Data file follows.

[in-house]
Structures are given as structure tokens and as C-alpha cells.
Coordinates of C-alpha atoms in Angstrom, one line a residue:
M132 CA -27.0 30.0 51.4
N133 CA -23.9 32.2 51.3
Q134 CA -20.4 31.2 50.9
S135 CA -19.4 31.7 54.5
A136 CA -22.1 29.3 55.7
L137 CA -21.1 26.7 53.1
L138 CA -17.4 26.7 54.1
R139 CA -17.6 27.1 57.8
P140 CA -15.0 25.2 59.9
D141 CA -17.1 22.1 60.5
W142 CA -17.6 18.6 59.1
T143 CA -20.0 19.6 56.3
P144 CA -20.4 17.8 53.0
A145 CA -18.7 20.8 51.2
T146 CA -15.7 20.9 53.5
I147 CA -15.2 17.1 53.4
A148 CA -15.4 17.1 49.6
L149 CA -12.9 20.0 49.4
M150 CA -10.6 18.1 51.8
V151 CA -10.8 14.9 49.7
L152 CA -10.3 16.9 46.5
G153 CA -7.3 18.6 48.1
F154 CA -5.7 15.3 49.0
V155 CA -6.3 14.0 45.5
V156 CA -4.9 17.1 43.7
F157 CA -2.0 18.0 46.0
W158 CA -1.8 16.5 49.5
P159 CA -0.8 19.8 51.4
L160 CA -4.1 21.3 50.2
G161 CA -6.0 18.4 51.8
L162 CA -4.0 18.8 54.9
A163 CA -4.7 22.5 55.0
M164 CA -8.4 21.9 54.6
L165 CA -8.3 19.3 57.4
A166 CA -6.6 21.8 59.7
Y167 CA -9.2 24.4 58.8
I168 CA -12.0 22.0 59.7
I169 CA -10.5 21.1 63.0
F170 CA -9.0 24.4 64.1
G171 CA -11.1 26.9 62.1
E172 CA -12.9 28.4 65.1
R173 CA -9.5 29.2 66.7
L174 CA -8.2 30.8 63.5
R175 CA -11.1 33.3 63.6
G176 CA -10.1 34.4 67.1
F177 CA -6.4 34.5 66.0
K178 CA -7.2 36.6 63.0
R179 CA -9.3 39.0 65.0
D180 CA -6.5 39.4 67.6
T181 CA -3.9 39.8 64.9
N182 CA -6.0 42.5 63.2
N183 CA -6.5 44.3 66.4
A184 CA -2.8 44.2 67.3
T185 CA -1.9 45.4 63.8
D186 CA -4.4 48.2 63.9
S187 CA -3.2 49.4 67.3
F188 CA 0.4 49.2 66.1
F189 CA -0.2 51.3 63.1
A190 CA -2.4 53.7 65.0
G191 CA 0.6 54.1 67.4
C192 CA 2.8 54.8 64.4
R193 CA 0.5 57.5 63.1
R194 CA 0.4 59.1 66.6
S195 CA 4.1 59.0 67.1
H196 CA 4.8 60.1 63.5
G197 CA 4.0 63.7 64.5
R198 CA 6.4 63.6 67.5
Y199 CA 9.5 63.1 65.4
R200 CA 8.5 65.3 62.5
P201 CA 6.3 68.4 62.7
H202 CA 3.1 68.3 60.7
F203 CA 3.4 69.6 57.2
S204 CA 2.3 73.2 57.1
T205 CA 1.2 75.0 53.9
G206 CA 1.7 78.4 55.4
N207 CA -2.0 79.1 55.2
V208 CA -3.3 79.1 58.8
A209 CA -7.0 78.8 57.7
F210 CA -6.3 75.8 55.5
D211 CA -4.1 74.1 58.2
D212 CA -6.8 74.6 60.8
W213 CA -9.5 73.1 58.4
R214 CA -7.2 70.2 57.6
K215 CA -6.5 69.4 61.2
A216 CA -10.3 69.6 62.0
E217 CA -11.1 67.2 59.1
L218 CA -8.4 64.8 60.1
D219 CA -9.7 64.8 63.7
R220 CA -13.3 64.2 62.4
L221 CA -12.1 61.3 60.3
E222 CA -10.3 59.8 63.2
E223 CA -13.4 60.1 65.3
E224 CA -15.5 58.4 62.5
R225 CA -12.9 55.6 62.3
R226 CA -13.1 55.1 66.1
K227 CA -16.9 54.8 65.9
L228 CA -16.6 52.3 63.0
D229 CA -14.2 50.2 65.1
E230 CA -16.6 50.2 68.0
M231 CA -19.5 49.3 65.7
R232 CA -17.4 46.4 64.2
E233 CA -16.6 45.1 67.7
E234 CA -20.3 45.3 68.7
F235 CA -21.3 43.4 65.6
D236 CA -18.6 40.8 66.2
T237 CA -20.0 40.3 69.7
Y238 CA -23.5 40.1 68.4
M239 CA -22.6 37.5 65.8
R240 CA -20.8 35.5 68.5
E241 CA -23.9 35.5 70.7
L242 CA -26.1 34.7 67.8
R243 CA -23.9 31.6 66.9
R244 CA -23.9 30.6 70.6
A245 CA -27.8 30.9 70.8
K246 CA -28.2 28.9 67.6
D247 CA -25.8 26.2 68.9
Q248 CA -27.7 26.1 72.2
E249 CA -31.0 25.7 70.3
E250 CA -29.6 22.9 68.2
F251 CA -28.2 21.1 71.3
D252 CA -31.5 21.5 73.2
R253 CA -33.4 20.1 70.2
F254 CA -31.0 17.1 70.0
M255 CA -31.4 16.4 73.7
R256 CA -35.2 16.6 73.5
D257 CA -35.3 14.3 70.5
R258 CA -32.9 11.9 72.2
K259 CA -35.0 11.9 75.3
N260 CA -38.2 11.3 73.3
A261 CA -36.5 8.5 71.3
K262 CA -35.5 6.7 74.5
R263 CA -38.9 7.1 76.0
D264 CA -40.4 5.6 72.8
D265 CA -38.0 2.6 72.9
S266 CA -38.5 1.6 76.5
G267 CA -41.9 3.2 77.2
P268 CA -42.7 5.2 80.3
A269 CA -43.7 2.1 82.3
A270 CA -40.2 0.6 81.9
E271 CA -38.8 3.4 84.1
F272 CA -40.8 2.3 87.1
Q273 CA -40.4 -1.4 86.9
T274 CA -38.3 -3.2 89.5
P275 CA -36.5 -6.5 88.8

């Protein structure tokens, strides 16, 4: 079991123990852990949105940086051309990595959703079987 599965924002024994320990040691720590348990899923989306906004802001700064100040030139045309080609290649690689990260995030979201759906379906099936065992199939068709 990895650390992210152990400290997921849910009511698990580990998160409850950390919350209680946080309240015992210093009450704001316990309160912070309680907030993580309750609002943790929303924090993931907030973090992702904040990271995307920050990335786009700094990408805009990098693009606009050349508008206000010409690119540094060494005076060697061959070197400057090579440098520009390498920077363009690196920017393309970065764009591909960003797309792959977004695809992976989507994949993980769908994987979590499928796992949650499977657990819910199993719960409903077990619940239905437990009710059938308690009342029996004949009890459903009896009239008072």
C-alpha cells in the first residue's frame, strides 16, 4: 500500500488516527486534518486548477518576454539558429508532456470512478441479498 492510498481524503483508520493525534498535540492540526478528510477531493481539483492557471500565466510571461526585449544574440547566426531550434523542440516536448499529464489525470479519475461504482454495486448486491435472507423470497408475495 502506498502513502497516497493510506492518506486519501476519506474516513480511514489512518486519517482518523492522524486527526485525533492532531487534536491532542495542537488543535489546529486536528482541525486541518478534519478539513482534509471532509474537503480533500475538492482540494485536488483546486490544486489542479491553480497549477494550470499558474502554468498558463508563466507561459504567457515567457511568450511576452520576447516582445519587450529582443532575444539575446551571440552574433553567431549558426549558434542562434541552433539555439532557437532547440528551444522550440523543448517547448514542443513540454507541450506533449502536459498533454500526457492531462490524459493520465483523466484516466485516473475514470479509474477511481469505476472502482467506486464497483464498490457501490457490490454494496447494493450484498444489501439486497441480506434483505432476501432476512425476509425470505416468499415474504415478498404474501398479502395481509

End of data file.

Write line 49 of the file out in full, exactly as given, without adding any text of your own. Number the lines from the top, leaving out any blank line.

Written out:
F177 CA -6.4 34.5 66.0